I have always worked with opposing candidates to check candidate petitions, largely because they are willing to pay for a week of very intensive work, but I think anyone can file a challenge.  In the case of initiative and referendum petitions any voter has standing to challenge but of course the cost of reviewing several hundred thousand signatures is daunting.

Challenges to candidate petitions have to be filed this year by Tuesday, April 29.  The Bureau will not have completed its face checks by then so a challenger is well-advised to conduct that step first to see where the staff is likely to end up.  There is no harm in challenging signatures that the staff will drop anyway.  I have found that the Bureau's face checking, which is conducted by temporary staff, is rarely 100% complete.

The calendar for challenging initiative and referendum petitions is also very short and begins when the Bureau has completed its face check of a particular petition and has drawn its sample.  The Bureau does a good job of checking registration status in its sample so the only way in which we have ever been able to supplement their work is to check for duplicates.  If a signature in the sample is duplicated anywhere else on any sheet the signature is invalid.  In practice this requires looking up every voter on every sheet and preparing a database to match against the sample all within about a two-week period.  We have only done it once.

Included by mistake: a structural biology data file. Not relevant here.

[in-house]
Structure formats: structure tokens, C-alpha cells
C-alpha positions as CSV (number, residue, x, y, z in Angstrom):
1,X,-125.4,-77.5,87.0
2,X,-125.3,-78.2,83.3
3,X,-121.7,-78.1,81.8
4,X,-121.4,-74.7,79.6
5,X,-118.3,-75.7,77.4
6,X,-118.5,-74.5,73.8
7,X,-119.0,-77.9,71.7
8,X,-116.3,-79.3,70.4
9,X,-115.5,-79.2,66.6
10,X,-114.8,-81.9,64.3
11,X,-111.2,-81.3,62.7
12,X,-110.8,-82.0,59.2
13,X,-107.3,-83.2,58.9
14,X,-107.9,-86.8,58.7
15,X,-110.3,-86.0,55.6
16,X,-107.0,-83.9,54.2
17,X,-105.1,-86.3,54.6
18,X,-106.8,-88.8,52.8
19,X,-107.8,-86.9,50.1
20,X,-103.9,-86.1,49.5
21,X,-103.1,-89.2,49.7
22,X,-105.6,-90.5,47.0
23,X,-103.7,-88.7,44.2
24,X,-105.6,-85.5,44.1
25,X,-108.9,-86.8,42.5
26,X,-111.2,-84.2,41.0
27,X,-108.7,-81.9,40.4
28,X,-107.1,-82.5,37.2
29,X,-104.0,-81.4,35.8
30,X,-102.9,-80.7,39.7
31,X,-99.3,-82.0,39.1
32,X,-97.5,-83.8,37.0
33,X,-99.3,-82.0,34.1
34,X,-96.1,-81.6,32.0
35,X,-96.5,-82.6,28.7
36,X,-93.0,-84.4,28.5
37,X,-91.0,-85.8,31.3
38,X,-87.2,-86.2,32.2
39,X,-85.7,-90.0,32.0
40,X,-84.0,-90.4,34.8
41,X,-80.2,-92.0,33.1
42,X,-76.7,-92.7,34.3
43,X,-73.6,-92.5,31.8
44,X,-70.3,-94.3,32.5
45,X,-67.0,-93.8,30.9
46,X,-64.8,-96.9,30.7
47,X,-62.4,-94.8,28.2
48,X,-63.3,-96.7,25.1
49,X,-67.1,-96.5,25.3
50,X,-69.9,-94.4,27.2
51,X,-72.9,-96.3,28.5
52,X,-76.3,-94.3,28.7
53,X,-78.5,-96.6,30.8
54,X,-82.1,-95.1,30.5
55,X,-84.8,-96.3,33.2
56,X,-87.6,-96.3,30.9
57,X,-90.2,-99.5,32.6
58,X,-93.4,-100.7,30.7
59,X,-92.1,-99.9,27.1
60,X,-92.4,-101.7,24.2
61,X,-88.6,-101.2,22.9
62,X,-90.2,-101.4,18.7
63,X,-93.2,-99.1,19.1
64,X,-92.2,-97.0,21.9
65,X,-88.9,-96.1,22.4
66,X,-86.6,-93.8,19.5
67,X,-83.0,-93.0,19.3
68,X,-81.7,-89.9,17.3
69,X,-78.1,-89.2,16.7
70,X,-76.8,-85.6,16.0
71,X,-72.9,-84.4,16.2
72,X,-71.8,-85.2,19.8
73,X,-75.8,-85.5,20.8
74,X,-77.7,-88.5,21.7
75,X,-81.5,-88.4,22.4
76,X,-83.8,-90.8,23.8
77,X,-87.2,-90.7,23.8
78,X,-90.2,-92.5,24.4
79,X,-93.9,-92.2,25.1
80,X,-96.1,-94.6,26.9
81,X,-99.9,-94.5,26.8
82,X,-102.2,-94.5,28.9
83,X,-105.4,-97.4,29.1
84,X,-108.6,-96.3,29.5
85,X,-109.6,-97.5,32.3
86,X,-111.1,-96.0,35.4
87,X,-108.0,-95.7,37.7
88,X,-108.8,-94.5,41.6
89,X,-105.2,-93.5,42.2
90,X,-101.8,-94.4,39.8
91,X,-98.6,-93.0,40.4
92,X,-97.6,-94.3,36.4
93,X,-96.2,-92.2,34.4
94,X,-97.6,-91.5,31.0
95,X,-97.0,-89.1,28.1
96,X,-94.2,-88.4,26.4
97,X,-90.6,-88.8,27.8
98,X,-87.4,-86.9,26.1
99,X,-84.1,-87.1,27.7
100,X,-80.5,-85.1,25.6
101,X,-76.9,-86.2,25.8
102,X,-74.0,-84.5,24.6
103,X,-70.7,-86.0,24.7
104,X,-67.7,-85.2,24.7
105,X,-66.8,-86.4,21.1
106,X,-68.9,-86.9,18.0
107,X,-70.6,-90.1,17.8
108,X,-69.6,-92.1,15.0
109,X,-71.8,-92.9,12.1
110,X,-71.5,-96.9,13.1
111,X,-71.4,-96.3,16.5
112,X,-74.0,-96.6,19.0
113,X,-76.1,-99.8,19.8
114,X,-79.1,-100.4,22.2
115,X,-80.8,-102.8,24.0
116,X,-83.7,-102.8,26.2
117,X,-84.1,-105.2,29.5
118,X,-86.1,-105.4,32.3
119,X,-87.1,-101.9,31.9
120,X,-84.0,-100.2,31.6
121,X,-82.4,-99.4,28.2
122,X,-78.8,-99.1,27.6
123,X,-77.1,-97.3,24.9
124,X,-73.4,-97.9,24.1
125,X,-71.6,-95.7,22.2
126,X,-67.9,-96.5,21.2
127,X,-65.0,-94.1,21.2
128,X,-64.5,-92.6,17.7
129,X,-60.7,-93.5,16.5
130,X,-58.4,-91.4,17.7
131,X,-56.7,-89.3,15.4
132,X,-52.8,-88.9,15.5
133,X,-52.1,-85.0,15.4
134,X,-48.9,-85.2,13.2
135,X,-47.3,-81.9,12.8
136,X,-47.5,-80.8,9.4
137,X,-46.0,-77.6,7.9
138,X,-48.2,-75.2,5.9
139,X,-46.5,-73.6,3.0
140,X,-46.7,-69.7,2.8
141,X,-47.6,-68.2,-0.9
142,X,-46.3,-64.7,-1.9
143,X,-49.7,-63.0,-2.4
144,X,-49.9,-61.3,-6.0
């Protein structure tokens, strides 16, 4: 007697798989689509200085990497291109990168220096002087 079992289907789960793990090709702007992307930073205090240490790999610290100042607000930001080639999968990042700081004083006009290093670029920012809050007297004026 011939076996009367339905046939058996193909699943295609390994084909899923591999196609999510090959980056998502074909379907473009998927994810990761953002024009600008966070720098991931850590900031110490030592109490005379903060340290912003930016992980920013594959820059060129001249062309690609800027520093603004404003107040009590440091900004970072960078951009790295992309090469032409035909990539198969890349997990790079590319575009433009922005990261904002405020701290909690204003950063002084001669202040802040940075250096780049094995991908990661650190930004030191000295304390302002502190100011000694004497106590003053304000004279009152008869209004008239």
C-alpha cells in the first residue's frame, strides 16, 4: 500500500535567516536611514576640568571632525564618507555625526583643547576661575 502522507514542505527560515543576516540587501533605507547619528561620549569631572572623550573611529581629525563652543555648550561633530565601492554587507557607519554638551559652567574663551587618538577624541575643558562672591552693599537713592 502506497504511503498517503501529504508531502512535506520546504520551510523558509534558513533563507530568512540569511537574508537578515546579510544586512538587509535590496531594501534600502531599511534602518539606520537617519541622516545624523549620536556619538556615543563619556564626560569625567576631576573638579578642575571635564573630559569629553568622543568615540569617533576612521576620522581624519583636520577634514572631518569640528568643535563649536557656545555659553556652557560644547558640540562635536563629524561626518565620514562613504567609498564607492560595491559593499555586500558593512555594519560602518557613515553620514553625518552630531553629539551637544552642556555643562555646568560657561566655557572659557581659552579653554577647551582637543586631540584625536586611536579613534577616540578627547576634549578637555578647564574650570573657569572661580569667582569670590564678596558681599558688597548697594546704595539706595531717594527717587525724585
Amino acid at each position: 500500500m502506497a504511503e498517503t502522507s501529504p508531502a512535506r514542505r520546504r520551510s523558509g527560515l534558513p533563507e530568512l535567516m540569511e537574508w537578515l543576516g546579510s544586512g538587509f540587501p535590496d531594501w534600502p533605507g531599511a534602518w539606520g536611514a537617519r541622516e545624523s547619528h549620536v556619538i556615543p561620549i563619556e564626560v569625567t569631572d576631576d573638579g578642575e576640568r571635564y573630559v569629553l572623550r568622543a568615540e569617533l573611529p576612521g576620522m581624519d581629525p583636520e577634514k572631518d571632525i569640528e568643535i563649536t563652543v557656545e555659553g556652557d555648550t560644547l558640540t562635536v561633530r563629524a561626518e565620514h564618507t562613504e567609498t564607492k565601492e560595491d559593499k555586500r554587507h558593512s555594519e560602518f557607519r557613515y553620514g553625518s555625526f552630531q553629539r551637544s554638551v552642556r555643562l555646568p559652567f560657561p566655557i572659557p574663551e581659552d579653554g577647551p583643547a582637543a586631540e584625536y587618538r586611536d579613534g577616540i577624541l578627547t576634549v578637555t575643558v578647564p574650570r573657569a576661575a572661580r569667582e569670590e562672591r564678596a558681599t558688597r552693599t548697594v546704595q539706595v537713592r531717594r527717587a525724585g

My point about the number on the web site is that there is no way to know how accurate it is.  Many candidates simply claim the maximum -- there is no penalty for being wrong and a higher estimate may scare off challenges.

[ Parent ]
Two points
In 2012 we had a guy running in the 2nd but he dropped out due to health issues and didn't file. Then, a guy from Muskegon stepped up and got enough write-in votes in the primary to make it onto the general. We thankfully don't have to worry about that this time.